At Politico, consistency has never been a strong point. Somehow, the just-signed tax law supposedly won't have that much of an effect on Americans' economic behavior, but there's no doubt that the bill's tiny cuts in taxes on alcoholic beverages will bring about disastrous results.
Concerning the new tax law on the whole, Politico's Bernie Becker wrote the following on December 17 (bolds are mine throughout this post):
The next question is whether this bill will jolt the economy the way its supporters predict. Trump and other top Republicans have said that the economic growth created by the tax cuts will more than offset its current $1.456 trillion price tag.
Ben White was even more skeptical back in October:
Reality check on tax cut growth claims
Much of the GOP case for their tax cut effort is that it will unleash a decade of faster growth that will more than offset the cost of the bill and lead to millions of jobs and fatter paychecks. But what if that growth never materializes?
But on New Year's Eve, the site's Brian Faler relayed virtually certain predictions of "dire consequences" due to the bill's reduction in alcohol taxes:
Tax cut on booze triggers fears of more abuse and drunken driving
Public-health advocates say the effects of the Republican tax law will be dire.
People hoisting a beer mug or tipping a champagne glass to ring in the New Year have an extra reason to celebrate: Congress just slashed taxes on alcohol for the first time in decades.
But public-health advocates fear the effects of the Republican tax law will be dire — more drunken driving, underage drinking and other alcohol-related programs.
They say Congress’s decision to cut alcohol taxes by 16 percent also contrasts with lawmakers’ treatment of cigarettes, a health threat they consider on par with alcohol, which has seen its levies climb nearly 1,500 percent since 1970.
“The cheaper alcohol is, the more people drink and the more they have alcohol problems, and there is a huge international literature that has shown that over and over and over,” said David Jernigan, head of the Center on Alcohol Marketing and Youth at Johns Hopkins University. “The public health ramifications of this continue to be invisible to policymakers.”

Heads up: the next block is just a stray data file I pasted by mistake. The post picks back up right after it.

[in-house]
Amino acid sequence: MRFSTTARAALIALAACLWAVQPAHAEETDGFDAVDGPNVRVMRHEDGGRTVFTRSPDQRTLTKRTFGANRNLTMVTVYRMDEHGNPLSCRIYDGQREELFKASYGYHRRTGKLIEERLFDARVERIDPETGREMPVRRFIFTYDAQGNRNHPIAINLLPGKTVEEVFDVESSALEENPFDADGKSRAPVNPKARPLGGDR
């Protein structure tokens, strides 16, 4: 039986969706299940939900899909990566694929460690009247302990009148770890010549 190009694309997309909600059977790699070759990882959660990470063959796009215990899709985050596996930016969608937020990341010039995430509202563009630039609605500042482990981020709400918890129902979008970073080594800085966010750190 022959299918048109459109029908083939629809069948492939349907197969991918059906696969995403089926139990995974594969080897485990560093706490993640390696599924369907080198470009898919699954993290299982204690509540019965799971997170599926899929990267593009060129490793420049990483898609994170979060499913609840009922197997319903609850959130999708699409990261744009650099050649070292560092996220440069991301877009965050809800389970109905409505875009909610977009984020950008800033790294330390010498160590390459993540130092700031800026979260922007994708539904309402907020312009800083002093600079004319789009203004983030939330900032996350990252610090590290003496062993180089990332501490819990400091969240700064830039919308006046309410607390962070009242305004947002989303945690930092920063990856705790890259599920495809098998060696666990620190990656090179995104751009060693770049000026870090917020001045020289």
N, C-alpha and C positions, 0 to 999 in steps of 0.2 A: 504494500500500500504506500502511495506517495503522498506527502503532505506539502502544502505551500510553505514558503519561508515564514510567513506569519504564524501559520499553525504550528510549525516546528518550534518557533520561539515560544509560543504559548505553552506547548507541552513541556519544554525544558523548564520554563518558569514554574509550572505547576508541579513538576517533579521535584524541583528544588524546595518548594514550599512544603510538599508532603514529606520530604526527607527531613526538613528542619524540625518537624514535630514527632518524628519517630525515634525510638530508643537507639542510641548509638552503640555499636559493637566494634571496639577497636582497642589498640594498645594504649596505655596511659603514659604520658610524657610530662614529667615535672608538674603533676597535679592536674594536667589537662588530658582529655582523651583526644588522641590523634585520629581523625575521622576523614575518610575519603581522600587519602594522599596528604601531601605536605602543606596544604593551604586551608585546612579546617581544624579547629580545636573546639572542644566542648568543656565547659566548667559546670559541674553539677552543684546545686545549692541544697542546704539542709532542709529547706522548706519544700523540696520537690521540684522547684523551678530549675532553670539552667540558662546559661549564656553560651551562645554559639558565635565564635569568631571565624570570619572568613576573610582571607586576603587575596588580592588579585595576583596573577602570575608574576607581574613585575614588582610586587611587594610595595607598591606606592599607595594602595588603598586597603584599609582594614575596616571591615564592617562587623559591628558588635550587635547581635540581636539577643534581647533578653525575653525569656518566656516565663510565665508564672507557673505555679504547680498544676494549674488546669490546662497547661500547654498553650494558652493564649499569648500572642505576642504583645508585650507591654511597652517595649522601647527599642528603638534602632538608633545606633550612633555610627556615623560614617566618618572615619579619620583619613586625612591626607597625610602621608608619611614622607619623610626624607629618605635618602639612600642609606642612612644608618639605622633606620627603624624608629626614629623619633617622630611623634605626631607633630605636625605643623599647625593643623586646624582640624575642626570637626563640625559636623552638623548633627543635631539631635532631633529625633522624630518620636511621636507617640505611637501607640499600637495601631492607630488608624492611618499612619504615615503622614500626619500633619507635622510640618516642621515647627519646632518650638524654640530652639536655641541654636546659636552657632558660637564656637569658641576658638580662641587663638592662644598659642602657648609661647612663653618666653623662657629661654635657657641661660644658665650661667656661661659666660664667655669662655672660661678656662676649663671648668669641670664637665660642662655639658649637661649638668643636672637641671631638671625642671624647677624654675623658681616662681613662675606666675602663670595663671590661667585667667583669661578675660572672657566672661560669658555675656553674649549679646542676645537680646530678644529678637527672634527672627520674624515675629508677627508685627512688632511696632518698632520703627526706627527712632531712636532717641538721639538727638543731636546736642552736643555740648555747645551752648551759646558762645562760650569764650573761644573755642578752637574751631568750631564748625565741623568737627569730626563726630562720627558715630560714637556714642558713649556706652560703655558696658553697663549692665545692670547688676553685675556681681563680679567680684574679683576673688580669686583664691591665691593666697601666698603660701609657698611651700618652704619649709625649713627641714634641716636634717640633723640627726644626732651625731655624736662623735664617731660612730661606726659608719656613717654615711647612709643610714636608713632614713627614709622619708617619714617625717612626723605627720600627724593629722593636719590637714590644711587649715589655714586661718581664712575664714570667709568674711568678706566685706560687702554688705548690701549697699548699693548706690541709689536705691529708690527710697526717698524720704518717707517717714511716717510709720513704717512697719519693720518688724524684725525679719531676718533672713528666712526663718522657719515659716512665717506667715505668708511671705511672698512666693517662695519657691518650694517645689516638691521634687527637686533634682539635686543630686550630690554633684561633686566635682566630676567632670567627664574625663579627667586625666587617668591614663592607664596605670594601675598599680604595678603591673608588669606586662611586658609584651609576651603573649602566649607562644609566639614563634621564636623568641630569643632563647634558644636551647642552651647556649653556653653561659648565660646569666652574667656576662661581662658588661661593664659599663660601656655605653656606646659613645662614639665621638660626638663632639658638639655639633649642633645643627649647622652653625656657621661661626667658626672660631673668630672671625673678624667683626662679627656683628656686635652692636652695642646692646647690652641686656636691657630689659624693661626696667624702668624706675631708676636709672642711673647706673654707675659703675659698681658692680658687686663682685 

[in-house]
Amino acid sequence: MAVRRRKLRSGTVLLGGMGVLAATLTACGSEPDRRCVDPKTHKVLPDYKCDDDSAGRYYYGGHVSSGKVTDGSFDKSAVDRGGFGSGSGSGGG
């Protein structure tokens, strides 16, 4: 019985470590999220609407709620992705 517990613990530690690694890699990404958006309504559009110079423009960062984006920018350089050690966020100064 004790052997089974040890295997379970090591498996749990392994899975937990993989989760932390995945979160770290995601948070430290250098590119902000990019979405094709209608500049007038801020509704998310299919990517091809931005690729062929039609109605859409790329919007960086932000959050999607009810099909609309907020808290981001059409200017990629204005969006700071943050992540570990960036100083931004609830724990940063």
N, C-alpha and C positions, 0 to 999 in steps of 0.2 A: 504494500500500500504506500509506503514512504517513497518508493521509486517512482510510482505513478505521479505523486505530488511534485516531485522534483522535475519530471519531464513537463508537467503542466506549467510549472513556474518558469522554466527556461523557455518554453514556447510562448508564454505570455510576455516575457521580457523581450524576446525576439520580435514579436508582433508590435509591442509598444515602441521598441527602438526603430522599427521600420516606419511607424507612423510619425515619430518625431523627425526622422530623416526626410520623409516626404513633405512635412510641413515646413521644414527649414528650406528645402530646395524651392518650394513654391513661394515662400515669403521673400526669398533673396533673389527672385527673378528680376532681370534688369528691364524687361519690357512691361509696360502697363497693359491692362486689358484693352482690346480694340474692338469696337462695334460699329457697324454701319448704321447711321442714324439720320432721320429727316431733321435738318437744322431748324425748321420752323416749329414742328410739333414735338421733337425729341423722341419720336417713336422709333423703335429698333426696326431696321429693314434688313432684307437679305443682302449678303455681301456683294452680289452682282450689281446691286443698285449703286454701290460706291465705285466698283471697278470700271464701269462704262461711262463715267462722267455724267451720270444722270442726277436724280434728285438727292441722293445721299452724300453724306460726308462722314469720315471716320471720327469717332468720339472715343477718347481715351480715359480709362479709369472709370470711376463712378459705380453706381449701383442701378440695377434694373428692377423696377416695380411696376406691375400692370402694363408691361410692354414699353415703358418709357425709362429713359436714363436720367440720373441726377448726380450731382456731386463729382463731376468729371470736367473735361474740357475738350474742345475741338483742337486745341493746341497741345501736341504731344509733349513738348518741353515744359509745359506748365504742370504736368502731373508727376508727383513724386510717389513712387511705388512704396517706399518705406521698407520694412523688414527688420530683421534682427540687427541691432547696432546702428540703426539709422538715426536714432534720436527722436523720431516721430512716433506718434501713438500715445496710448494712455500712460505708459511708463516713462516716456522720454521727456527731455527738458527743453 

... Public health advocates say there is substantial academic research showing links between tax rates and alcohol consumption and argue, if anything, the levies ought to be increased.
I didn't think so.
Now let's read the next sentence from Faler carefully:
That translates to $1.6 billion in savings next year for MillerCoors; Diageo, the maker of such brands as Captain Morgan rum and Ketel One Vodka; and smaller beer and spirits operators that had pushed for the cut.
Faler should simply have written that the savings is for the entire alcoholic beverage industry. Instead, readers will think that only the entities listed plus the "smaller beer and spirits operators" will share the savings. Readers who work harder than they should have to can determine that the savings are industrywide. That's because Faler reported that "Last year, taxes on wine, beer and liquor raised $10.6 billion," and $1.6 billion divided by $10.6 billion is the reported 16 percent.
Beer makers now generally pay $18 per barrel, which translates to about 30 cents per six pack, though small producers pay $7 on their first 60,000 barrels. Beginning Jan. 1, brewers will pay $3.50 on the first 60,000 barrels, and $16 after that, up to 6 million barrels.
Pass the smelling salts.
A six-pack of beer might come down in price by a few pennies. Ignoring the small-production exemption, a $2 reduction in the $18 tax would translate to about 2.7 cents (30 cents times $2 divided by $18) per six pack. Given that six-pack prices start at about $5, and assuming that competition would cause the savings to be passed on to consumers, prices would come down by 0.54 percent or less.
There is also a 50-cent tax reduction on wine — per gallon.
The industry says that the tax reductions will give them the ability to invest more in their businesses and to hire more people. If they're right, that would help the economy expand, and prices wouldn't even fall by the minuscule amounts just discussed.
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So the message from Politico's aggregate reporting appears to be that a cut in beer prices of a just a couple of tenths of a percent will lead to big increases in alcoholism and drunk-driving crashes, but an overall tax cut of about 1.5 percent of all income, amounting to hundreds or thousands of dollars per year for most Americans (and a much larger percentage cut in Americans' tax bills) probably won't accomplish much.
I won't drink to that, because there's very little chance that either claim is true.
Cross-posted at BizzyBlog.com.